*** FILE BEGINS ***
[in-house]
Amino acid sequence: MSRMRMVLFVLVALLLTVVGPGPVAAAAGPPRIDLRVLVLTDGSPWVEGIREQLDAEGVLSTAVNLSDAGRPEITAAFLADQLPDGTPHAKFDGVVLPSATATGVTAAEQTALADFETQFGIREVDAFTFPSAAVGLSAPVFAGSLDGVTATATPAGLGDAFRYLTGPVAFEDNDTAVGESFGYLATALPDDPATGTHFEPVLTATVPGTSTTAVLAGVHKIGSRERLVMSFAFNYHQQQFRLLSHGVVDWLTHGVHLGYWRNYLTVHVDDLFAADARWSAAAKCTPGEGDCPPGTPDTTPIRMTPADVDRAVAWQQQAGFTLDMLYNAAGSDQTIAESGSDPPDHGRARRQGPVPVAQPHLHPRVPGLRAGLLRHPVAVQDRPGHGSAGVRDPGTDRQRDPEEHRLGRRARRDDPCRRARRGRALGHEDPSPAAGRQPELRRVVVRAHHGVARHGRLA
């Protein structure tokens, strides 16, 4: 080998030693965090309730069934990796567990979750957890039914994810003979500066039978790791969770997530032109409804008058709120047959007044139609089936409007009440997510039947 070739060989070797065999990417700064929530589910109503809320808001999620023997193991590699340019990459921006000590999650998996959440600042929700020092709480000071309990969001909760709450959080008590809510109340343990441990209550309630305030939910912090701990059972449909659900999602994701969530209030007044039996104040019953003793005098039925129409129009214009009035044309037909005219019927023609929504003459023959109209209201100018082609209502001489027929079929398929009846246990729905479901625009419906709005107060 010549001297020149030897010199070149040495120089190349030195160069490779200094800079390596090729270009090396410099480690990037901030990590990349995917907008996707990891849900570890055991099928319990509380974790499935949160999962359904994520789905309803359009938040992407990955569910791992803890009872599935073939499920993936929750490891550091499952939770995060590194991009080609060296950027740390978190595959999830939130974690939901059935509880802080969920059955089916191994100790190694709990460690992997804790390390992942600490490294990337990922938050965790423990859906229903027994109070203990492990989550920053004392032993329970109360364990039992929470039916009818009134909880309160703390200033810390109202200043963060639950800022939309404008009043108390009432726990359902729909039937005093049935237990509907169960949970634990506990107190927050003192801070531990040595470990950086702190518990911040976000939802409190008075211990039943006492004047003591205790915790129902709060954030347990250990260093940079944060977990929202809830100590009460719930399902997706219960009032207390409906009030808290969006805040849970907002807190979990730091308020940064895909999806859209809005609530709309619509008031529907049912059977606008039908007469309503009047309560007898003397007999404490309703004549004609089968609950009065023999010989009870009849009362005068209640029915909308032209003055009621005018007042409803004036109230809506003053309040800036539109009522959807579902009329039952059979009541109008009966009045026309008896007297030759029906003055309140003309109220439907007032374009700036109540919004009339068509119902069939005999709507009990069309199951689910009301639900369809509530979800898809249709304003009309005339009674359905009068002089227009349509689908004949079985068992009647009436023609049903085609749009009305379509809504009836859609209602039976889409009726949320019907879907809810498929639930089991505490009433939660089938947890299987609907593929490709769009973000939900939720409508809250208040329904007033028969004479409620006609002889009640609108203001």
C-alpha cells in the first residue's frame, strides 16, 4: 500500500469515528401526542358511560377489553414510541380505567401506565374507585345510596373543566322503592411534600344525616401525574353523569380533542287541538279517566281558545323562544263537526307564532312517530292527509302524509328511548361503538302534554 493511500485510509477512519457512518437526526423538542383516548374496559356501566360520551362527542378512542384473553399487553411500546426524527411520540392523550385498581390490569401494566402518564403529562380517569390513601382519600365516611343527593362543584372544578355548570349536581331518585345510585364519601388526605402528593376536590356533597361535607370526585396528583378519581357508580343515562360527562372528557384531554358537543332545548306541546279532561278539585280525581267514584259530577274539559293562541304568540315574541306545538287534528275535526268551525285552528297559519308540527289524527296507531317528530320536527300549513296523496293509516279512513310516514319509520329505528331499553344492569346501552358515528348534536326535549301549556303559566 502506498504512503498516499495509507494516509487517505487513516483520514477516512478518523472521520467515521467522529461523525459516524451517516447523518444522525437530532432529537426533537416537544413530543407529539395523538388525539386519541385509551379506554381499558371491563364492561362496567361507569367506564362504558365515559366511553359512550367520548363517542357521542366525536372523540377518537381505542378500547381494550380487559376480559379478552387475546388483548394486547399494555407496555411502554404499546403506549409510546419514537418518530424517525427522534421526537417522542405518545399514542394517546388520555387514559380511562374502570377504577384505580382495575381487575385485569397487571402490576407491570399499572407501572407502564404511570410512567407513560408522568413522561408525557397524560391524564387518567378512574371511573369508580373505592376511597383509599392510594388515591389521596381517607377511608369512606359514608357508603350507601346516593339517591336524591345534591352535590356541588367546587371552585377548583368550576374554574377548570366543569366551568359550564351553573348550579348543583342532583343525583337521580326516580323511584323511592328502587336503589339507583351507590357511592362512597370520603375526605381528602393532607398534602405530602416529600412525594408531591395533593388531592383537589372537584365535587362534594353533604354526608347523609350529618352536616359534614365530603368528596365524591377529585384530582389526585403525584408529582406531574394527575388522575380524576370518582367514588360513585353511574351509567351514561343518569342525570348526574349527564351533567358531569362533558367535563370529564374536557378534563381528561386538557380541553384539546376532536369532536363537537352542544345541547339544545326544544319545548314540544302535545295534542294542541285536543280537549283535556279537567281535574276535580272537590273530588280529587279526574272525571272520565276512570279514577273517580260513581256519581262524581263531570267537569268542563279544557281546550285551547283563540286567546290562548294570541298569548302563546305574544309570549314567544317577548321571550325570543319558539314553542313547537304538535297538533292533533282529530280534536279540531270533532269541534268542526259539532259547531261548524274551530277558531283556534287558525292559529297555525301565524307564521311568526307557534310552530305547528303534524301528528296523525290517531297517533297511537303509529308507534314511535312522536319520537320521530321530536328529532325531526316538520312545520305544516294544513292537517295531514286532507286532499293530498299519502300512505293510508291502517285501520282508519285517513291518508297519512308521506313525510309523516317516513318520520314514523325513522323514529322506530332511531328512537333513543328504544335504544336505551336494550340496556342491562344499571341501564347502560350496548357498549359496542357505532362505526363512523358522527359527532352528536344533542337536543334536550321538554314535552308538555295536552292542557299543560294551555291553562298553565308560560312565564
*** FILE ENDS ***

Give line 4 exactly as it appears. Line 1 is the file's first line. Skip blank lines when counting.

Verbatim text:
C-alpha cells in the first residue's frame, strides 16, 4: 500500500469515528401526542358511560377489553414510541380505567401506565374507585345510596373543566322503592411534600344525616401525574353523569380533542287541538279517566281558545323562544263537526307564532312517530292527509302524509328511548361503538302534554 493511500485510509477512519457512518437526526423538542383516548374496559356501566360520551362527542378512542384473553399487553411500546426524527411520540392523550385498581390490569401494566402518564403529562380517569390513601382519600365516611343527593362543584372544578355548570349536581331518585345510585364519601388526605402528593376536590356533597361535607370526585396528583378519581357508580343515562360527562372528557384531554358537543332545548306541546279532561278539585280525581267514584259530577274539559293562541304568540315574541306545538287534528275535526268551525285552528297559519308540527289524527296507531317528530320536527300549513296523496293509516279512513310516514319509520329505528331499553344492569346501552358515528348534536326535549301549556303559566 502506498504512503498516499495509507494516509487517505487513516483520514477516512478518523472521520467515521467522529461523525459516524451517516447523518444522525437530532432529537426533537416537544413530543407529539395523538388525539386519541385509551379506554381499558371491563364492561362496567361507569367506564362504558365515559366511553359512550367520548363517542357521542366525536372523540377518537381505542378500547381494550380487559376480559379478552387475546388483548394486547399494555407496555411502554404499546403506549409510546419514537418518530424517525427522534421526537417522542405518545399514542394517546388520555387514559380511562374502570377504577384505580382495575381487575385485569397487571402490576407491570399499572407501572407502564404511570410512567407513560408522568413522561408525557397524560391524564387518567378512574371511573369508580373505592376511597383509599392510594388515591389521596381517607377511608369512606359514608357508603350507601346516593339517591336524591345534591352535590356541588367546587371552585377548583368550576374554574377548570366543569366551568359550564351553573348550579348543583342532583343525583337521580326516580323511584323511592328502587336503589339507583351507590357511592362512597370520603375526605381528602393532607398534602405530602416529600412525594408531591395533593388531592383537589372537584365535587362534594353533604354526608347523609350529618352536616359534614365530603368528596365524591377529585384530582389526585403525584408529582406531574394527575388522575380524576370518582367514588360513585353511574351509567351514561343518569342525570348526574349527564351533567358531569362533558367535563370529564374536557378534563381528561386538557380541553384539546376532536369532536363537537352542544345541547339544545326544544319545548314540544302535545295534542294542541285536543280537549283535556279537567281535574276535580272537590273530588280529587279526574272525571272520565276512570279514577273517580260513581256519581262524581263531570267537569268542563279544557281546550285551547283563540286567546290562548294570541298569548302563546305574544309570549314567544317577548321571550325570543319558539314553542313547537304538535297538533292533533282529530280534536279540531270533532269541534268542526259539532259547531261548524274551530277558531283556534287558525292559529297555525301565524307564521311568526307557534310552530305547528303534524301528528296523525290517531297517533297511537303509529308507534314511535312522536319520537320521530321530536328529532325531526316538520312545520305544516294544513292537517295531514286532507286532499293530498299519502300512505293510508291502517285501520282508519285517513291518508297519512308521506313525510309523516317516513318520520314514523325513522323514529322506530332511531328512537333513543328504544335504544336505551336494550340496556342491562344499571341501564347502560350496548357498549359496542357505532362505526363512523358522527359527532352528536344533542337536543334536550321538554314535552308538555295536552292542557299543560294551555291553562298553565308560560312565564